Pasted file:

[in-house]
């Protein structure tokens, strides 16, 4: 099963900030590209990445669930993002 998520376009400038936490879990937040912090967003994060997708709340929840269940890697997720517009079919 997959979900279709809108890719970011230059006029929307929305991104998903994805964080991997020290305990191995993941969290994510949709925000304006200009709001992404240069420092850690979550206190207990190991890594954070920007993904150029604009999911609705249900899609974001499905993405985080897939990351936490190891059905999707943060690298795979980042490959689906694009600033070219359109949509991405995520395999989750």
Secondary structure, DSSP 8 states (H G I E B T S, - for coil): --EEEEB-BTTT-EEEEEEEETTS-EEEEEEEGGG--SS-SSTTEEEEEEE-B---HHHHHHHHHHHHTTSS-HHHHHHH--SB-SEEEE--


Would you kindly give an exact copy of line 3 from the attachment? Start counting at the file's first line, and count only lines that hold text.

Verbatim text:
Secondary structure, DSSP 8 states (H G I E B T S, - for coil): --EEEEB-BTTT-EEEEEEEETTS-EEEEEEEGGG--SS-SSTTEEEEEEE-B---HHHHHHHHHHHHTTSS-HHHHHHH--SB-SEEEE--